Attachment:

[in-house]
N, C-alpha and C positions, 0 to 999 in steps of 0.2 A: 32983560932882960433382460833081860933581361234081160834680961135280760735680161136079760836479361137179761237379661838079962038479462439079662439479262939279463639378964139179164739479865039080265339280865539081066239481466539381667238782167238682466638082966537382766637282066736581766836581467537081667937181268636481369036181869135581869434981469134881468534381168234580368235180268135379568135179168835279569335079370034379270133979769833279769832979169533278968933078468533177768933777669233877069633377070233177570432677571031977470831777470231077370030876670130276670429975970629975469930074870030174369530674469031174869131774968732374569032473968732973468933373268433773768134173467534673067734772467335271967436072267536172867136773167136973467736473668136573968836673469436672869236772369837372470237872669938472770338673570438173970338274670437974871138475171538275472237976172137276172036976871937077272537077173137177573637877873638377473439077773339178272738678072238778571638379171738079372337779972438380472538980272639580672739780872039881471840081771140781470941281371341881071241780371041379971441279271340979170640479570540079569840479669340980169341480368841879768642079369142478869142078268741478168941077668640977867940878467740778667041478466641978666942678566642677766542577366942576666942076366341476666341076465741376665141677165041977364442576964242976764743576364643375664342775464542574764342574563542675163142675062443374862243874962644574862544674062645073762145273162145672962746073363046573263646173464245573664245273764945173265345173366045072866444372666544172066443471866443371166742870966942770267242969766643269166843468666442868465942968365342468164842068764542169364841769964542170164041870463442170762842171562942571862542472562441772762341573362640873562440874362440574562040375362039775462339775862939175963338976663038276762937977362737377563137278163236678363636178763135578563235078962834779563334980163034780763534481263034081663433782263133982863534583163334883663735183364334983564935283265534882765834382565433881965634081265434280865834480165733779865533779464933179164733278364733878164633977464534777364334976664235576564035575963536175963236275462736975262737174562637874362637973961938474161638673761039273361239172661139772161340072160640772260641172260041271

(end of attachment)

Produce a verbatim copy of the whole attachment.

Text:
[in-house]
N, C-alpha and C positions, 0 to 999 in steps of 0.2 A: 32983560932882960433382460833081860933581361234081160834680961135280760735680161136079760836479361137179761237379661838079962038479462439079662439479262939279463639378964139179164739479865039080265339280865539081066239481466539381667238782167238682466638082966537382766637282066736581766836581467537081667937181268636481369036181869135581869434981469134881468534381168234580368235180268135379568135179168835279569335079370034379270133979769833279769832979169533278968933078468533177768933777669233877069633377070233177570432677571031977470831777470231077370030876670130276670429975970629975469930074870030174369530674469031174869131774968732374569032473968732973468933373268433773768134173467534673067734772467335271967436072267536172867136773167136973467736473668136573968836673469436672869236772369837372470237872669938472770338673570438173970338274670437974871138475171538275472237976172137276172036976871937077272537077173137177573637877873638377473439077773339178272738678072238778571638379171738079372337779972438380472538980272639580672739780872039881471840081771140781470941281371341881071241780371041379971441279271340979170640479570540079569840479669340980169341480368841879768642079369142478869142078268741478168941077668640977867940878467740778667041478466641978666942678566642677766542577366942576666942076366341476666341076465741376665141677165041977364442576964242976764743576364643375664342775464542574764342574563542675163142675062443374862243874962644574862544674062645073762145273162145672962746073363046573263646173464245573664245273764945173265345173366045072866444372666544172066443471866443371166742870966942770267242969766643269166843468666442868465942968365342468164842068764542169364841769964542170164041870463442170762842171562942571862542472562441772762341573362640873562440874362440574562040375362039775462339775862939175963338976663038276762937977362737377563137278163236678363636178763135578563235078962834779563334980163034780763534481263034081663433782263133982863534583163334883663735183364334983564935283265534882765834382565433881965634081265434280865834480165733779865533779464933179164733278364733878164633977464534777364334976664235576564035575963536175963236275462736975262737174562637874362637973961938474161638673761039273361239172661139772161340072160640772260641172260041271